It works on multiple levels: the format is strictly linear, as in not bouncing around to out-of-sequence events, or intermingling various bits of them into a comfortable paragraph or two so the author can theorize on some "deeper meaning" or mold them into a personal opinion he/she thinks the reader is just desperately anxious to know.

[A fat, smug, degenerate sewer rat with a pen and some paper named Albert Goldman did just that with a stack of soiled toilet paper shoved between a book cover and called it a "biography" of John Lennon, published after the man was conveniently no longer around to Give a Piece of his fist A Chance to smack a couple of chins off of Goldman's fat butt-ugly face; it's still considered one of the most viciously slanderous, uninformed and grimy 'unauthorized biographies' ever published.]

Mark Lewisohn's Recording Sessions is a rigidly structured, infinitely-detailed 'journal' – a fancy 'calendar' of the type an obsessively fastidious filing clerk might maintain. There are no 'plot developments' or creative 'twists' to hold on to one's interest, like very good fiction does; none of the suspense a thriller novel should deliver – we, the reader, know that the first 'Recording Session' will be followed by the second one, and the one immediately following that one, with each day of the week, date of the month, and month of the year in a fashion that is wholly predictable and promises nothing more than the fact it will continue that way to the very end.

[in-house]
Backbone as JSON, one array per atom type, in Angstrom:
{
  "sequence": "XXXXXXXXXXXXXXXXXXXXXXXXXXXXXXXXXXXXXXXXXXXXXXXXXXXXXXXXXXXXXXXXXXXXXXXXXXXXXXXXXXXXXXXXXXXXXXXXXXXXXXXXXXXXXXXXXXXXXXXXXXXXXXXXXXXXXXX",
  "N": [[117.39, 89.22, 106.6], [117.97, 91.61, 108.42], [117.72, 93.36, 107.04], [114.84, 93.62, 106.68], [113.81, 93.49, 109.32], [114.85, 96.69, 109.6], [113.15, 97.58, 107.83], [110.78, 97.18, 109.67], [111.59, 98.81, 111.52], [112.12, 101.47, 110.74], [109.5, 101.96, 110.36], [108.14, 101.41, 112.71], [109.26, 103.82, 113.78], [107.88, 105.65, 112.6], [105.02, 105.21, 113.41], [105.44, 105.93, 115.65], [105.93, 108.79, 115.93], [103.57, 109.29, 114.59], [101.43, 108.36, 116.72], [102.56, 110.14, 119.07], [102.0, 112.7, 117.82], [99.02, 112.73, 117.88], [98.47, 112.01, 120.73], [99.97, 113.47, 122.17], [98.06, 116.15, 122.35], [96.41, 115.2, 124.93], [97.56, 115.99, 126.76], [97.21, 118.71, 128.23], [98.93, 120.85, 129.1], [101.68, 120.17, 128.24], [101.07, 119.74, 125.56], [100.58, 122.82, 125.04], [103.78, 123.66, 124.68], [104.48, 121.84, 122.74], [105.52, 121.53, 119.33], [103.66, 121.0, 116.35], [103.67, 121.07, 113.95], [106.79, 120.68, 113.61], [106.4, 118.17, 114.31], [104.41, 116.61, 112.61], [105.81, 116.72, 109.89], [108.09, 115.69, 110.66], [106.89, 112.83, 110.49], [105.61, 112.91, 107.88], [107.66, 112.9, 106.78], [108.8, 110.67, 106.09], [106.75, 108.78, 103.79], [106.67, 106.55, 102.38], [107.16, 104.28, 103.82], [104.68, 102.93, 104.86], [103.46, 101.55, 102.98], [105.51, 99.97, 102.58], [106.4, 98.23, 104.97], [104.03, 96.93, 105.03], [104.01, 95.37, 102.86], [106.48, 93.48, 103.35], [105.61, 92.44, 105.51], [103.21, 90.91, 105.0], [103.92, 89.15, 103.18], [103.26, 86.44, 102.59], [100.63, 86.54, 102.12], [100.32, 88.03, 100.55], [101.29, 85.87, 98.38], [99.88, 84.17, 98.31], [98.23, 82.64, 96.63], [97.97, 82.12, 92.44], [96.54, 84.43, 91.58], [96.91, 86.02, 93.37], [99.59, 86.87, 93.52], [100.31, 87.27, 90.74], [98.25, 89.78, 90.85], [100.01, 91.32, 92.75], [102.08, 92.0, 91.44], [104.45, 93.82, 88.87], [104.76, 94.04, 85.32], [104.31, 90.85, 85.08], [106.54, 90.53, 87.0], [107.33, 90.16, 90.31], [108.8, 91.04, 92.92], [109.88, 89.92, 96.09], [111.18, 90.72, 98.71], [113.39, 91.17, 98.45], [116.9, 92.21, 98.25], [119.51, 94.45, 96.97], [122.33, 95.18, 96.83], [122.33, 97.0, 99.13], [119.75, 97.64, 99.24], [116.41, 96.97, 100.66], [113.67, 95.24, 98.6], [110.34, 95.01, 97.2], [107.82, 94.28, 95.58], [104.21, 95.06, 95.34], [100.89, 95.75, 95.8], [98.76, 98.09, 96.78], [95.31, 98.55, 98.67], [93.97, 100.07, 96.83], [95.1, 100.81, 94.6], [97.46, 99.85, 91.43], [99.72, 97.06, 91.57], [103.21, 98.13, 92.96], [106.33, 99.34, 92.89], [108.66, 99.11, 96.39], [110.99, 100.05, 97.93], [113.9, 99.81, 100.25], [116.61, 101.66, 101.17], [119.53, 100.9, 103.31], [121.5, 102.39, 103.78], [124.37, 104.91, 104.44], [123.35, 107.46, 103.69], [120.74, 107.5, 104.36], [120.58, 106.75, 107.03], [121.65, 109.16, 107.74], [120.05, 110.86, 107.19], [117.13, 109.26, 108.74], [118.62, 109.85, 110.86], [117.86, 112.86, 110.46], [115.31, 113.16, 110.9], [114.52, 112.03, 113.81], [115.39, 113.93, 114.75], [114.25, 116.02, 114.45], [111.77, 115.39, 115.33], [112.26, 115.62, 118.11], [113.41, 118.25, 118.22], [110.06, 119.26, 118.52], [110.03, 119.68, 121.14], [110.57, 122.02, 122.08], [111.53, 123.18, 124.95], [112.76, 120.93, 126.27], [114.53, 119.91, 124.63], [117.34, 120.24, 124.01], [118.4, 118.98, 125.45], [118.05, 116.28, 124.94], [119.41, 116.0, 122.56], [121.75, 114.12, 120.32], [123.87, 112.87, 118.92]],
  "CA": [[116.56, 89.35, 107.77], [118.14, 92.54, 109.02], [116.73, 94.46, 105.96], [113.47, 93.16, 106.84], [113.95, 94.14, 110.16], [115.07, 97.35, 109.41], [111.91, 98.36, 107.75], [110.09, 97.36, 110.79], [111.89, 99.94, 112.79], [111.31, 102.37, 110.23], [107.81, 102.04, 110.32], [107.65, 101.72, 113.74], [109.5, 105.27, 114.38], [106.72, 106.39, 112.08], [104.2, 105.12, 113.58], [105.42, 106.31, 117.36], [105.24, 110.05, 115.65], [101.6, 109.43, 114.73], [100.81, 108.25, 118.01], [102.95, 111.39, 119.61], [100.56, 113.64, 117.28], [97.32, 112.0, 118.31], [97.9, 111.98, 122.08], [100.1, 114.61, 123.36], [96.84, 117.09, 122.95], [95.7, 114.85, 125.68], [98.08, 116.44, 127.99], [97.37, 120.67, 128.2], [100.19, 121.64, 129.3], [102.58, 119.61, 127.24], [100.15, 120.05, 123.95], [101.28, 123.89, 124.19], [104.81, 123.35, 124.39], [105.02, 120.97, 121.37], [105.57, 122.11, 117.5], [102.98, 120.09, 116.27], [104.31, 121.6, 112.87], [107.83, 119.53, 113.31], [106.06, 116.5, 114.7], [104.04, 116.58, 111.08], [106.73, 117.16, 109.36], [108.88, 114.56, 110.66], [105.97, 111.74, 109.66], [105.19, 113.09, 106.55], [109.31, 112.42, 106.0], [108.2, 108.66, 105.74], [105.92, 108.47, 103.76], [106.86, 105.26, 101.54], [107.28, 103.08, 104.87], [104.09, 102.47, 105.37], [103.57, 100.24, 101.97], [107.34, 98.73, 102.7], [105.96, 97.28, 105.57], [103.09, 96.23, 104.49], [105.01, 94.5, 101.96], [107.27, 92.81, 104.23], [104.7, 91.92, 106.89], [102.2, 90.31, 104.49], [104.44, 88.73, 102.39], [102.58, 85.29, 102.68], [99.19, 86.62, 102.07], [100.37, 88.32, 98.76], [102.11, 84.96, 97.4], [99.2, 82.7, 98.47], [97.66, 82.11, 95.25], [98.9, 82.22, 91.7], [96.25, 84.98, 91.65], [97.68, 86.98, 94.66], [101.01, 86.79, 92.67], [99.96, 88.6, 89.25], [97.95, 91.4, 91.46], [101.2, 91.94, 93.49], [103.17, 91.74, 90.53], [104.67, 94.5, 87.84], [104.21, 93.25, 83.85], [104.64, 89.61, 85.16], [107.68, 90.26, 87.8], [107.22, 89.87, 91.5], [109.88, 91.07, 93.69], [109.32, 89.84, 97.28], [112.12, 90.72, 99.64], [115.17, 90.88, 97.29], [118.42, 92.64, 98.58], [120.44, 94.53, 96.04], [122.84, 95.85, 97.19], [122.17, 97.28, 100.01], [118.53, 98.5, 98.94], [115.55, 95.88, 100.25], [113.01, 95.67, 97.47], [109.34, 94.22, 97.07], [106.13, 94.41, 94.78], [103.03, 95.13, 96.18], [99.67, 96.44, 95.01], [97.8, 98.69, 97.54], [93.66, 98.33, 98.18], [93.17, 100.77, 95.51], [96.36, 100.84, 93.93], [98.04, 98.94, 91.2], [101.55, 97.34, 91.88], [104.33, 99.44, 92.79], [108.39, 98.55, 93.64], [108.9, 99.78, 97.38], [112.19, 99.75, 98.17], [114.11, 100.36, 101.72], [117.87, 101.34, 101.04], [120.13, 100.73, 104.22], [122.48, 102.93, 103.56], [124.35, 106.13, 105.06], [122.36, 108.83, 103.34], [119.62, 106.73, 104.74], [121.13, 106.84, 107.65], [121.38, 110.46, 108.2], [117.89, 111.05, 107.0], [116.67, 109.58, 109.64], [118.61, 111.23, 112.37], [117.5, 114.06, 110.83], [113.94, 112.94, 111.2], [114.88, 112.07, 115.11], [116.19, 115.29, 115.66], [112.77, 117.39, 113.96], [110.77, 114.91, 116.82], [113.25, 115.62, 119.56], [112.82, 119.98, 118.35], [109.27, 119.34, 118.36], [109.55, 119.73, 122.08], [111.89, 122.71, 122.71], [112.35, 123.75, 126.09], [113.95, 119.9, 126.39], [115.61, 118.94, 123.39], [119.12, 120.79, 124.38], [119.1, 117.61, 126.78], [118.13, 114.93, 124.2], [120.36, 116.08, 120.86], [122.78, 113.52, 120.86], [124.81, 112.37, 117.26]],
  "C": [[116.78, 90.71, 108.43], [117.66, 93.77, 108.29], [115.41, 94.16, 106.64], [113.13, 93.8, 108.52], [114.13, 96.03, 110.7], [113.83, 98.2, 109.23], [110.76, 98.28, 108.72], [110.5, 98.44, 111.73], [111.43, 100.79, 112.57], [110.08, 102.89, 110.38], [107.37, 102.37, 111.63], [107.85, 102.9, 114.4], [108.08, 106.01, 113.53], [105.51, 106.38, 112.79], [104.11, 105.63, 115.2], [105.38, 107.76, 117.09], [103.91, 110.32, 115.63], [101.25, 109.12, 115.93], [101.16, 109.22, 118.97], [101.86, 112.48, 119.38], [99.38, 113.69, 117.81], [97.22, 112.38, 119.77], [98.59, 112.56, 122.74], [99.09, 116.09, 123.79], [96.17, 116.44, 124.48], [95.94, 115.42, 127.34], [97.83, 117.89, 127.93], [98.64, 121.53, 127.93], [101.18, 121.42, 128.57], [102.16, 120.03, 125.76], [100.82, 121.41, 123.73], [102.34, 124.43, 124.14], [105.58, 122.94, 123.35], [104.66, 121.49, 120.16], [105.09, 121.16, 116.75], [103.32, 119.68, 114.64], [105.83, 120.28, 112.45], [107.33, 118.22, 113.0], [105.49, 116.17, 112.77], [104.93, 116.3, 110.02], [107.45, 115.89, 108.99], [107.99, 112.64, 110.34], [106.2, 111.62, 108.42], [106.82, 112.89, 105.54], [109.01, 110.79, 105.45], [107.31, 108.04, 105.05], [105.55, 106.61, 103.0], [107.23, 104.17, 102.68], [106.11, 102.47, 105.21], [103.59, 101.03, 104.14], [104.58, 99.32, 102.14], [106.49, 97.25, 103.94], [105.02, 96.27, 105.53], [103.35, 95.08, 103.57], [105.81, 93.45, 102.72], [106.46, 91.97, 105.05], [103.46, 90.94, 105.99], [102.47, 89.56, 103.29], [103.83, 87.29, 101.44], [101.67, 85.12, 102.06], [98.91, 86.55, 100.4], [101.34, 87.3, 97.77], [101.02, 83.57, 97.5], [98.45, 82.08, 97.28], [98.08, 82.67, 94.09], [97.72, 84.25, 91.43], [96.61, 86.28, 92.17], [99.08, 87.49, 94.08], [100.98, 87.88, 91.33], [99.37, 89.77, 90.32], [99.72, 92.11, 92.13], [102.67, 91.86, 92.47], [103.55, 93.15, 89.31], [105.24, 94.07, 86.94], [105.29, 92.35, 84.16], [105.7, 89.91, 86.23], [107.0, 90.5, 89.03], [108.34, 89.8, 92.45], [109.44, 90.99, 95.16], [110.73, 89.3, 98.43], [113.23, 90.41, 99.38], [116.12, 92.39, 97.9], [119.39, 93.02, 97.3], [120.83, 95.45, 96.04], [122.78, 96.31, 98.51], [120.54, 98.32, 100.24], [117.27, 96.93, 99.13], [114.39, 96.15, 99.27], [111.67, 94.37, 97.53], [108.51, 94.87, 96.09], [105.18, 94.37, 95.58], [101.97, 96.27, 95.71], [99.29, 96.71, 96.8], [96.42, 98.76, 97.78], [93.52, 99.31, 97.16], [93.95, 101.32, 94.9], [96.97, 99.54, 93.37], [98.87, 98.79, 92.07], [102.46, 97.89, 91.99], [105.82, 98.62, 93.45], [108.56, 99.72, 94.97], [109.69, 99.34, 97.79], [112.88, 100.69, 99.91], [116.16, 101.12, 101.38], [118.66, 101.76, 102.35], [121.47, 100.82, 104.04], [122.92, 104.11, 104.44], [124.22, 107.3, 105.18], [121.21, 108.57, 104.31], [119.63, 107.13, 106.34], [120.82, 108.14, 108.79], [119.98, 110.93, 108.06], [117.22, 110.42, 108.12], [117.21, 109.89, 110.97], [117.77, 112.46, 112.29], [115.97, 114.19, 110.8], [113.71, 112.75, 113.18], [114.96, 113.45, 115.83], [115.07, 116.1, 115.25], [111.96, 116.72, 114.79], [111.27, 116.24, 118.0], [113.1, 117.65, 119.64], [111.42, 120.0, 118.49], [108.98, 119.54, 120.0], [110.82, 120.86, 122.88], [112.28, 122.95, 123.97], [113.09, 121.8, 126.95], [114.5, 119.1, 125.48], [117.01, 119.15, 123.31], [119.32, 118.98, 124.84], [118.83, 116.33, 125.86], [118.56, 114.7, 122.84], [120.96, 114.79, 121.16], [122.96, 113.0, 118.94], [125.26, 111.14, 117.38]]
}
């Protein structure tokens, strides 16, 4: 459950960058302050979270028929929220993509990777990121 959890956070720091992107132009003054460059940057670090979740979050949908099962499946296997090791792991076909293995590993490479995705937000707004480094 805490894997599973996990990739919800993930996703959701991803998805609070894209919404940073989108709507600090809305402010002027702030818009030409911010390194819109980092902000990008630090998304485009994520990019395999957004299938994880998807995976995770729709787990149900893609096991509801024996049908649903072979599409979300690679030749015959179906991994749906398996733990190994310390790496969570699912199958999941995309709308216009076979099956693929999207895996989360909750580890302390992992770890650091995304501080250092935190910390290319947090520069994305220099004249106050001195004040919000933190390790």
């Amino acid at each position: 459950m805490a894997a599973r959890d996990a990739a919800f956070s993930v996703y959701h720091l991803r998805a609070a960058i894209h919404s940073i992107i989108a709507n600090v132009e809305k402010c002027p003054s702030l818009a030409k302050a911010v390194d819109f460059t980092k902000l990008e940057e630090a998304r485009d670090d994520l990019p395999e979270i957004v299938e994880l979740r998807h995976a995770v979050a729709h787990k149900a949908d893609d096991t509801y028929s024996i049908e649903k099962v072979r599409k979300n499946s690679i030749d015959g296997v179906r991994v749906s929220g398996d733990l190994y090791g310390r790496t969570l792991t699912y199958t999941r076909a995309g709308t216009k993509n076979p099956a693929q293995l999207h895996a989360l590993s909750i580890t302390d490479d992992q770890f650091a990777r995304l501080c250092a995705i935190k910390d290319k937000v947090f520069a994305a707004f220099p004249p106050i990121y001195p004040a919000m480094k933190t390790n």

The Beatles Recording Sessions certainly qualifies as a reference book, still considered one of the finest of its kind. It's also timeless, because it's all real. There's not a fictitious word or sentence to be found. It is a record as true and authentic as the most honest accountant's ledger, as complete and thought-out as your grandmother's most cherished recipe, and as detailed and descriptive as one of those old couples showing you the never-ending slideshow of their recent vacation cruise. It’s also the one book in my lifetime that I’ve read from cover to cover more times than I can remember.